As Ellie Justice observed the latest artwork created by children at the Helen Gordon Child Development Center, a young girl called out her name. Reaching up to Justice, the girl handed her a small piece of construction paper with a leaf glued to it, a backwards $3 symbol written under it. “I made this for you,” the girl said, “but you don’t have to give me $3.”
As Ellie Justice observed the latest artwork created by children at the Helen Gordon Child Development Center, a young girl called out her name.
Reaching up to Justice, the girl handed her a small piece of construction paper with a leaf glued to it, a backwards $3 symbol written under it.
“I made this for you,” the girl said, “but you don’t have to give me $3.”
Justice, the director of the PSU-run center, reached out and accepted the gift. The kids, she explained, are still showing their appreciation for a Tuesday night ceremony, where she was recognized for her 20 years of service in the children’s center.
Hired in June of 1987 as a teacher, Justice became director, in 1991, of the full-day childcare center for children aged 6 months to 6 years. In that time, she said, she has invested herself in the organization.
“She’s an amazingly intelligent and caring person. She’s so emotionally involved in what the school is and does,” said Venessa Veselka, a parent whose child is enrolled at the center.
Tuesday afternoon in the Smith Memorial Student Union Ballroom, Justice was honored at the annual Length of Service Awards for her 20 years at PSU. After the event, a celebration was held in the Helen Gordon Center so parents, children and coworkers could tell Justice about their appreciation for what she has given to the center.
Before coming to Portland, Justice studied developmental psychology at University of California, Berkley, and then went on for her master’s degree.
“I always knew I wanted to work with kids,” Justice said.
In 2003, the Helen Gordon Center expanded with an attached facility in response to constant pressure to meet the demand for childcare on campus.
With the expansion, the center was able to increase the number of children it can care for, from 95 to 175. With the expansion of the facility, the program doubled in size. At the Helen Gordon party on Tuesday evening, Justice cited her work in the expansion as her proudest moment at the center.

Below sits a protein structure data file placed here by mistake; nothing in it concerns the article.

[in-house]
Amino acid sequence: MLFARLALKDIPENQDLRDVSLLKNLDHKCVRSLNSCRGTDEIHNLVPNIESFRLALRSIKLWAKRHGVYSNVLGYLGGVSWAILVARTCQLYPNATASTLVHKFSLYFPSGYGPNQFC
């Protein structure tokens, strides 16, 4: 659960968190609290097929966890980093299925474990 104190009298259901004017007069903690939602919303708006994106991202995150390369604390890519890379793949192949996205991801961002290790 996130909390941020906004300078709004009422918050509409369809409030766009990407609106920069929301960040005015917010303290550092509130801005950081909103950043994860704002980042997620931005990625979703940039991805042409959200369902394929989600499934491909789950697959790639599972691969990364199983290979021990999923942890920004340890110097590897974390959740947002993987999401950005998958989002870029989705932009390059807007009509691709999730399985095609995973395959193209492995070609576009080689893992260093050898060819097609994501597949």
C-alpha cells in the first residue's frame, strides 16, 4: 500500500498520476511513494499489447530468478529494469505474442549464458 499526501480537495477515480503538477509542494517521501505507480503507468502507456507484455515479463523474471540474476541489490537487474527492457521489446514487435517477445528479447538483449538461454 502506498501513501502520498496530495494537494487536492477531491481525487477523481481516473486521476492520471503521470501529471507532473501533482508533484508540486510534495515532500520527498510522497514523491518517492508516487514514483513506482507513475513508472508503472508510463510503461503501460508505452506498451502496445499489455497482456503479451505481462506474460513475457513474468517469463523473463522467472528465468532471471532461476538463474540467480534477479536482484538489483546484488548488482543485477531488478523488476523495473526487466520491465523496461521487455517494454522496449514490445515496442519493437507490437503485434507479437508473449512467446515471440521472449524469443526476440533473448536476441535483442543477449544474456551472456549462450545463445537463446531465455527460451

While walking through the recently created wing of the center, Justice pointed out several creative art centers where children can explore their creative side. In a quiet room on the second level, while children sprawled across the floor napping on cots, Justice showed a project that the kids have been working on for some time–a forest mural.
The mural is a hodge-podge of several different trees and animals, made from construction paper and recycled materials. Every child contributes a piece to it.
“It’s the value of the group and the value of the individual,” Justice said. “The mural is a great metaphor for what goes on here at the center.”
Employees of the Helen Gordon Center say there is a strong governing philosophy within the organization that emphasizes the individuality of each child, what they are capable of and their place in the community.
Will Parnell, pedagogical director at the center, said that philosophy is apparent in the work Justice does.
“A really big passion for her is the political connection, where children are seen as little citizens, with the same rights and interests and education as university students…. You can see that in her work,” he said.
Over the course of her work in the center, Justice has accumulated 40 weeks of unused sick time, but she soon plans on taking a three-month sabbatical in the Italian Alps.
“That really says it all,” Parnell said about the sick time Justice has saved.
Justice’s colleagues recognize her role in shaping the program.
“If something needs to get done, it’s going to get done,” said Lynn Green, infant/toddler coordinator for the center, who has worked there for 18 years. “Whether that means helping on the playground, at some big meeting, pushing for funds or writing grants, she’s going to do it.”
-Additional reporting by Ed Johnson
The Helen Gordon Center will hold an auction on the evening of Friday, May 9, at the Tiffany Center to benefit the Helen Gordon Child Development Center. Call 503-725-3093 with any questions.